Journal of Artificial Evolution and Applications
Volume 2009 (2009), Article ID 736398, 25 pages
Review Article

Learning Classifier Systems: A Complete Introduction, Review, and Roadmap

Department of Genetics, Dartmouth College, Hanover, NH 03755, USA

Received 24 November 2008; Accepted 23 June 2009

Academic Editor: Marylyn Ritchie

Copyright © 2009 Ryan J. Urbanowicz and Jason H. Moore. This is an open access article distributed under the Creative Commons Attribution License, which permits unrestricted use, distribution, and reproduction in any medium, provided the original work is properly cited.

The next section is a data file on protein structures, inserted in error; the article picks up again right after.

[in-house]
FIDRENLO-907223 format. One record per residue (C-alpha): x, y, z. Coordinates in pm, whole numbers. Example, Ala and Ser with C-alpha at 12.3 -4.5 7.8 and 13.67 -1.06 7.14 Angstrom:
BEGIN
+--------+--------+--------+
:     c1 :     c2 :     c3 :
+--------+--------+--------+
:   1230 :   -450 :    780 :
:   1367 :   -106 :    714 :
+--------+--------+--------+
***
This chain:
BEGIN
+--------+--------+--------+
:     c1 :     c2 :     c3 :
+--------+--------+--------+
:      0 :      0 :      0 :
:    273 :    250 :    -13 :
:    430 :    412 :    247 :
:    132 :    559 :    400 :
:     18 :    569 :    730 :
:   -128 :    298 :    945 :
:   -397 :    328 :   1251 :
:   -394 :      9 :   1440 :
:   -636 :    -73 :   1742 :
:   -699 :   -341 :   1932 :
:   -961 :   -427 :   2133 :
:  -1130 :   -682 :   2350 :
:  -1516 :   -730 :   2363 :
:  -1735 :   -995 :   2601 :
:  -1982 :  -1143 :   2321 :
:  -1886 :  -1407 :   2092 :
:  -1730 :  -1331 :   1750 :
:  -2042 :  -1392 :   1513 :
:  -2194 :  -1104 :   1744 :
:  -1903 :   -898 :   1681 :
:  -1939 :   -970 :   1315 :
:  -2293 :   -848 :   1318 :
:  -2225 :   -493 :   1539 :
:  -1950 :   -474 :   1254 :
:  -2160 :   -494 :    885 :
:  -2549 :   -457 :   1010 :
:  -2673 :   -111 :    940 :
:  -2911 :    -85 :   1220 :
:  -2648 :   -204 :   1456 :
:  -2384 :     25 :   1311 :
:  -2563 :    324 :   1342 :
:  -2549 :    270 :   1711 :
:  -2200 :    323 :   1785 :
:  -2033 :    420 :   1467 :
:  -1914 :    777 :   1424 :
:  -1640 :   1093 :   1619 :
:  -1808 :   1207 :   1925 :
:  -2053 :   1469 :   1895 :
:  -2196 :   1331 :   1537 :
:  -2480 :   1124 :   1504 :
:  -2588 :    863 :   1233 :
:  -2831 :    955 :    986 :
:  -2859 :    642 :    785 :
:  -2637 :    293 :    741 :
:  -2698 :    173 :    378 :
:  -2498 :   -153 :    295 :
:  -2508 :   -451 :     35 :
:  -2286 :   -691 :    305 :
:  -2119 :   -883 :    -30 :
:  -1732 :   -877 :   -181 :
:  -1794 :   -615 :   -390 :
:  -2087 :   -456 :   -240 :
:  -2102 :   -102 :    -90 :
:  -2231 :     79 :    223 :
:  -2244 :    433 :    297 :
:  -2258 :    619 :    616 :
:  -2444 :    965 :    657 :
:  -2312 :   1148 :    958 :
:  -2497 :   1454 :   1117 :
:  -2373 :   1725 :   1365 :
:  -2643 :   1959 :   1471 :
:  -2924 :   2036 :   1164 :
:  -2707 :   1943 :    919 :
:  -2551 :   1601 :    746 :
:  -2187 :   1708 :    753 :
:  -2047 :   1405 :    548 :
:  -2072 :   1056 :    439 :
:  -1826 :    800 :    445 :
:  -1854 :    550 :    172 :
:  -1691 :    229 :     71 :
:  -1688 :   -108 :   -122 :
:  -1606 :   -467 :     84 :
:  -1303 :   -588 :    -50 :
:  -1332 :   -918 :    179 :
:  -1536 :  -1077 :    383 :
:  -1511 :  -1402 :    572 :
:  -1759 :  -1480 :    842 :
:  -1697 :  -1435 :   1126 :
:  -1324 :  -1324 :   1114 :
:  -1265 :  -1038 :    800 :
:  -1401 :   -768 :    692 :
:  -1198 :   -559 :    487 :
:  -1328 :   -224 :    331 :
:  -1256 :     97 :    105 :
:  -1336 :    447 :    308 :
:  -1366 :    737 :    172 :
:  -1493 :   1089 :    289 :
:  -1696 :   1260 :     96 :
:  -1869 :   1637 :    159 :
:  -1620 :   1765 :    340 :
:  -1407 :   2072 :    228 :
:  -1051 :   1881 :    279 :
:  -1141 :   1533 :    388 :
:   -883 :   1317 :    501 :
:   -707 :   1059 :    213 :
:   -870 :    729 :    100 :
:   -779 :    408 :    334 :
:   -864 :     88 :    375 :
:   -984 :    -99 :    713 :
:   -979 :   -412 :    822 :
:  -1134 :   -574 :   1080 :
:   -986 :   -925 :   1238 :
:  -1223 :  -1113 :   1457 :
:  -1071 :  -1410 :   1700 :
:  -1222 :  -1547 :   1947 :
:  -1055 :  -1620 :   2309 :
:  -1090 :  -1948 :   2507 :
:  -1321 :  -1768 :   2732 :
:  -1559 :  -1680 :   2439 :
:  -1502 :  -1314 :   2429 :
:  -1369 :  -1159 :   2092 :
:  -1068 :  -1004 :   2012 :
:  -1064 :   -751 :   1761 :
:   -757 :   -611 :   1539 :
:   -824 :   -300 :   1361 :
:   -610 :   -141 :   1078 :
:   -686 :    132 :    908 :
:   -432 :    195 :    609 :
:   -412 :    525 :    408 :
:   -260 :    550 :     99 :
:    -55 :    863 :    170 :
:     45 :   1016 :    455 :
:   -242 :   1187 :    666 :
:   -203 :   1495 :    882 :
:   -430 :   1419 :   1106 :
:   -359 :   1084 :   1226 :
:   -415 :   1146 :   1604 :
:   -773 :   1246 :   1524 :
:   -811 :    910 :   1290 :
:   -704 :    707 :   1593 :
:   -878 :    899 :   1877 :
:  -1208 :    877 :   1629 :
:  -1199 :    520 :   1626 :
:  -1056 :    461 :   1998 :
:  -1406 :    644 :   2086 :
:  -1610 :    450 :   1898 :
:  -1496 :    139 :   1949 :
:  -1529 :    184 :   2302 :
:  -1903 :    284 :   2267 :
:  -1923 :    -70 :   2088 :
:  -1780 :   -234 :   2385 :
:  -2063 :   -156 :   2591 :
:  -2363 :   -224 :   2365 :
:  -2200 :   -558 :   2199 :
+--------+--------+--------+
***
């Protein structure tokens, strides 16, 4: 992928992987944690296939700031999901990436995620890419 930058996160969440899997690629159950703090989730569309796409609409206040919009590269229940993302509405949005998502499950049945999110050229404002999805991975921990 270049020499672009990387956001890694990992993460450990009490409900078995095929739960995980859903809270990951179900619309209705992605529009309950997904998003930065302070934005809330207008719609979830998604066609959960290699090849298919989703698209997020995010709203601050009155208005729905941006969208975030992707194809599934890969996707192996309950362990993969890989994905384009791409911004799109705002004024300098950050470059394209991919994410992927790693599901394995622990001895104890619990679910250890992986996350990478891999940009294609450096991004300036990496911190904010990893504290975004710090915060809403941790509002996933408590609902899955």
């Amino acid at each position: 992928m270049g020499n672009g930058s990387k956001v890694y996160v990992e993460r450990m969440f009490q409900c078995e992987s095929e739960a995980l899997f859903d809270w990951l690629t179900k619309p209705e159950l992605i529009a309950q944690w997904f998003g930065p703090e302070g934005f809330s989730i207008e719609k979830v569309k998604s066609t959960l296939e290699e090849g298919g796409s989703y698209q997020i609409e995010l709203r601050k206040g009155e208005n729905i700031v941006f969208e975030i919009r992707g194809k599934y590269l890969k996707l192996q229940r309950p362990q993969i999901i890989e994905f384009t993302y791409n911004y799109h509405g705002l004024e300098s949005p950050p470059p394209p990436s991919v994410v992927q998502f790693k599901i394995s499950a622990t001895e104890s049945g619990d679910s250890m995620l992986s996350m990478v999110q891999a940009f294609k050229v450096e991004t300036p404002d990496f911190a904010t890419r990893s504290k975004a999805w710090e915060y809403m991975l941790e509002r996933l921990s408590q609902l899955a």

If complexity is your problem, learning classifier systems (LCSs) may offer a solution. These rule-based, multifaceted, machine learning algorithms originated and have evolved in the cradle of evolutionary biology and artificial intelligence. The LCS concept has inspired a multitude of implementations adapted to manage the different problem domains to which it has been applied (e.g., autonomous robotics, classification, knowledge discovery, and modeling). One field that is taking increasing notice of LCS is epidemiology, where there is a growing demand for powerful tools to facilitate etiological discovery. Unfortunately, implementation optimization is nontrivial, and a cohesive encapsulation of implementation alternatives seems to be lacking. This paper aims to provide an accessible foundation for researchers of different backgrounds interested in selecting or developing their own LCS. Included is a simple yet thorough introduction, a historical review, and a roadmap of algorithmic components, emphasizing differences in alternative LCS implementations.